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I have finally got round to adding a few photos from last year’s visit.
The building is currently open for the public to view an art installation. I went in to explore the remains. In the circle foyer the ceiling decoration has largely survived. In the auditorium the dome which survived destruction in 1962 is still in place. A decorative grille of pointed arches above the proscenium is still there and floors and stairs from the 1930s have been uncovered. At the back of the stalls some of the original steel girders have been revealed. Most of the stepped circle has survived with timber battens inset into the concrete to screw down the seat stanchions. I will be going in again and photos will follow.
The Belgrave is now shrouded in scaffolding and demolition has started, as of June 2018. In a couple of weeks it will just be a memory.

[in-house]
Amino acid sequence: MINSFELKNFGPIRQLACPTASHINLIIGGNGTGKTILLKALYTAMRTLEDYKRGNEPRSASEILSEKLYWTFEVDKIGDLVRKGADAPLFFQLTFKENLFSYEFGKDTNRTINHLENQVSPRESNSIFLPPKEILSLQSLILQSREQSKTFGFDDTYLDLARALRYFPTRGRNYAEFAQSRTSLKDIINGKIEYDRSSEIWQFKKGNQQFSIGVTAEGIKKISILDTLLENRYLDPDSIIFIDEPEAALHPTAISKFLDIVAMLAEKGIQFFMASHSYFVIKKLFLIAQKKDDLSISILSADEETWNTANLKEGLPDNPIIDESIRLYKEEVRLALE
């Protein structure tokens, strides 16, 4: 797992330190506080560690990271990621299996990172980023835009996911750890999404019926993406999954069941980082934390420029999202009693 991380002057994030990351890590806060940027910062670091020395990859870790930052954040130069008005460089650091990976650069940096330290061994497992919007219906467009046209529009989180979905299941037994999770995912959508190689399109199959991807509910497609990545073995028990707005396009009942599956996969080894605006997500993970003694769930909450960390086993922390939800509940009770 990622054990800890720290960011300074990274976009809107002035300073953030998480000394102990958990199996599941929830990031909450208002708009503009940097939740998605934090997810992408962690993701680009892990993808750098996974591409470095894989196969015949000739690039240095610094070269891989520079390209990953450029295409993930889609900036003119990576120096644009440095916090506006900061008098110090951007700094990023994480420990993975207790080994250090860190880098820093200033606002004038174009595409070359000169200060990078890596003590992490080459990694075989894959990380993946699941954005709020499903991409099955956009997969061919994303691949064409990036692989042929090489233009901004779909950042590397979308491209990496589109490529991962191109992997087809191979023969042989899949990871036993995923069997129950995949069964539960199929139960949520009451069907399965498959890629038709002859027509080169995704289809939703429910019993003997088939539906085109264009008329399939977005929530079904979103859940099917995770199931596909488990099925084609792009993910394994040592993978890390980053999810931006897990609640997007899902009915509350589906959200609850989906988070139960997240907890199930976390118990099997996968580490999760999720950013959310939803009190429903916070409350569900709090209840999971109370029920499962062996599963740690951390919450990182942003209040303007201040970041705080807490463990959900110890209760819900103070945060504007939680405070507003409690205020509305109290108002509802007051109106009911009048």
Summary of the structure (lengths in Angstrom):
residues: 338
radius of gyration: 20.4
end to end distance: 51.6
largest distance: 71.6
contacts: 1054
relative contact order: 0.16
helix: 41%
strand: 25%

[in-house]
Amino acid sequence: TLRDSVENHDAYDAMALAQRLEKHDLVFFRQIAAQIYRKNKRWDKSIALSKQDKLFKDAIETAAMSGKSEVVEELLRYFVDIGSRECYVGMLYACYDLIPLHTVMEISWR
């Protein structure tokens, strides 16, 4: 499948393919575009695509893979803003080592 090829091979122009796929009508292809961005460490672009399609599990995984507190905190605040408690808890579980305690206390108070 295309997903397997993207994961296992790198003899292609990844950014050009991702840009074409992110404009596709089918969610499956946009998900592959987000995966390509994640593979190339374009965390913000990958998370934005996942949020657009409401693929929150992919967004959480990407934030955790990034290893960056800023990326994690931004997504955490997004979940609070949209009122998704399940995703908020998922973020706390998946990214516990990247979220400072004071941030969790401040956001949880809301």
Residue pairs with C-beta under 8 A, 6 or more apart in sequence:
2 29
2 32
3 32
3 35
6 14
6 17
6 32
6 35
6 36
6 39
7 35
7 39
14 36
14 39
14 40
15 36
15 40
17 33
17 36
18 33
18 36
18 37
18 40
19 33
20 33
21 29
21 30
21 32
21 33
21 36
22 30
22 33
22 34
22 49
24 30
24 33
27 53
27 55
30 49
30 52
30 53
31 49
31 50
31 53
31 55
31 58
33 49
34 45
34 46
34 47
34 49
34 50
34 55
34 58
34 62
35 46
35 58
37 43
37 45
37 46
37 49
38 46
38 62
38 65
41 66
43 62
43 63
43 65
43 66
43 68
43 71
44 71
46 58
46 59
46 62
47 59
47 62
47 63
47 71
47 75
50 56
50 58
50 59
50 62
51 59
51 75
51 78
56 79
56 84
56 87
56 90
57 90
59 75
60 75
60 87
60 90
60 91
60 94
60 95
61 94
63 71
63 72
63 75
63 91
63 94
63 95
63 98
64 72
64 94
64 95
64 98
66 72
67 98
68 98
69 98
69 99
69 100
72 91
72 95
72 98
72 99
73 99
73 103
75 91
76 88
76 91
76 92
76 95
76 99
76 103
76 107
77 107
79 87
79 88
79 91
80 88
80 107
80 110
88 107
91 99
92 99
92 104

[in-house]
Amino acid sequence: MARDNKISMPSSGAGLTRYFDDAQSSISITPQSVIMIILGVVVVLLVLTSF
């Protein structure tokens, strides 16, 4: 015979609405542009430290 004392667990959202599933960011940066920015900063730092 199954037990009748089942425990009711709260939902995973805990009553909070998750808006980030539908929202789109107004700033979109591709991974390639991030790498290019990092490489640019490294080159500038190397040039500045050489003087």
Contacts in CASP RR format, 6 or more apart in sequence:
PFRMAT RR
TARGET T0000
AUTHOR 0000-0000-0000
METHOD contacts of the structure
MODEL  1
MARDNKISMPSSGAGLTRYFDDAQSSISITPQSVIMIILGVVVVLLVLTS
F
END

When the cinema was reconstructed internally in 1931 to the designs of Bertie Crewe it had a proscenium opening 70ft wide and a screen 40ft by 26ft. The vast, cantilevered balcony spanned 100ft with no visible means of support. Despite being built of the most fireproof materials throughout, it was no match for the Luftwaffe.
I think this is the site before Andrews Picture House was built.
Above the suspended ceiling of the supermarket the circle has been extended forwards to create a warehouse/stockroom. The stepped floor of the circle is still there as are the portals of the projection room.
Ian’s photo of the boxes is interesting. You can’t see the join! The boxes at upper circle level were added in 1983 as part of the nightclub conversion. I don’t know if they were part of the original 1898 design lost in the fire and not re-instated, but the main photo of the auditorium on this page shows empty spaces at the front of the upper circle, between the slips and the prosc arch. A couple of years ago I saw a photo of the fly rail, still numbered for the last stage show, Cinderella 1982-3. I have the fly plot for that show. Sadly I didn’t take any photos of the interior before it closed.